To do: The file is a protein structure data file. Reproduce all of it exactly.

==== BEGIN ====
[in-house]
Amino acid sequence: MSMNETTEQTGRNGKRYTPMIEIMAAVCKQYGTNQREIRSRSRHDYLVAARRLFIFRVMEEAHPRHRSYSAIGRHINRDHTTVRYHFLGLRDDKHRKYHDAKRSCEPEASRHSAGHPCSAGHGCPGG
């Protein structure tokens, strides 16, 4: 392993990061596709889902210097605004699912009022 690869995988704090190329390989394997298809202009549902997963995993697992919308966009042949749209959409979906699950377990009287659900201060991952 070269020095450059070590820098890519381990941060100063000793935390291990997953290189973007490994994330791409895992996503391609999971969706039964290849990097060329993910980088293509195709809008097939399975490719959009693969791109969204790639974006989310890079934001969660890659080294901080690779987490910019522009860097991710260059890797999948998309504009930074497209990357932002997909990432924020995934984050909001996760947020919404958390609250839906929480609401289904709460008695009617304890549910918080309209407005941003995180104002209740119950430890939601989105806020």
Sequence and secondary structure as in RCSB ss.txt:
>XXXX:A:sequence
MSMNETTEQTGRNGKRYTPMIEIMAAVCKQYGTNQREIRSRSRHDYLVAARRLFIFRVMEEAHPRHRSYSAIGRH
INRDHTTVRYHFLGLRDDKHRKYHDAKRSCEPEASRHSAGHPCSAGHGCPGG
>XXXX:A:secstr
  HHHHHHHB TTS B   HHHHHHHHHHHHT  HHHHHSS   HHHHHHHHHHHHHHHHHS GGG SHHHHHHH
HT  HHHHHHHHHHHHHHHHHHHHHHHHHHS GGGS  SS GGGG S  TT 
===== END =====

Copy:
[in-house]
Amino acid sequence: MSMNETTEQTGRNGKRYTPMIEIMAAVCKQYGTNQREIRSRSRHDYLVAARRLFIFRVMEEAHPRHRSYSAIGRHINRDHTTVRYHFLGLRDDKHRKYHDAKRSCEPEASRHSAGHPCSAGHGCPGG
């Protein structure tokens, strides 16, 4: 392993990061596709889902210097605004699912009022 690869995988704090190329390989394997298809202009549902997963995993697992919308966009042949749209959409979906699950377990009287659900201060991952 070269020095450059070590820098890519381990941060100063000793935390291990997953290189973007490994994330791409895992996503391609999971969706039964290849990097060329993910980088293509195709809008097939399975490719959009693969791109969204790639974006989310890079934001969660890659080294901080690779987490910019522009860097991710260059890797999948998309504009930074497209990357932002997909990432924020995934984050909001996760947020919404958390609250839906929480609401289904709460008695009617304890549910918080309209407005941003995180104002209740119950430890939601989105806020």
Sequence and secondary structure as in RCSB ss.txt:
>XXXX:A:sequence
MSMNETTEQTGRNGKRYTPMIEIMAAVCKQYGTNQREIRSRSRHDYLVAARRLFIFRVMEEAHPRHRSYSAIGRH
INRDHTTVRYHFLGLRDDKHRKYHDAKRSCEPEASRHSAGHPCSAGHGCPGG
>XXXX:A:secstr
  HHHHHHHB TTS B   HHHHHHHHHHHHT  HHHHHSS   HHHHHHHHHHHHHHHHHS GGG SHHHHHHH
HT  HHHHHHHHHHHHHHHHHHHHHHHHHHS GGGS  SS GGGG S  TT 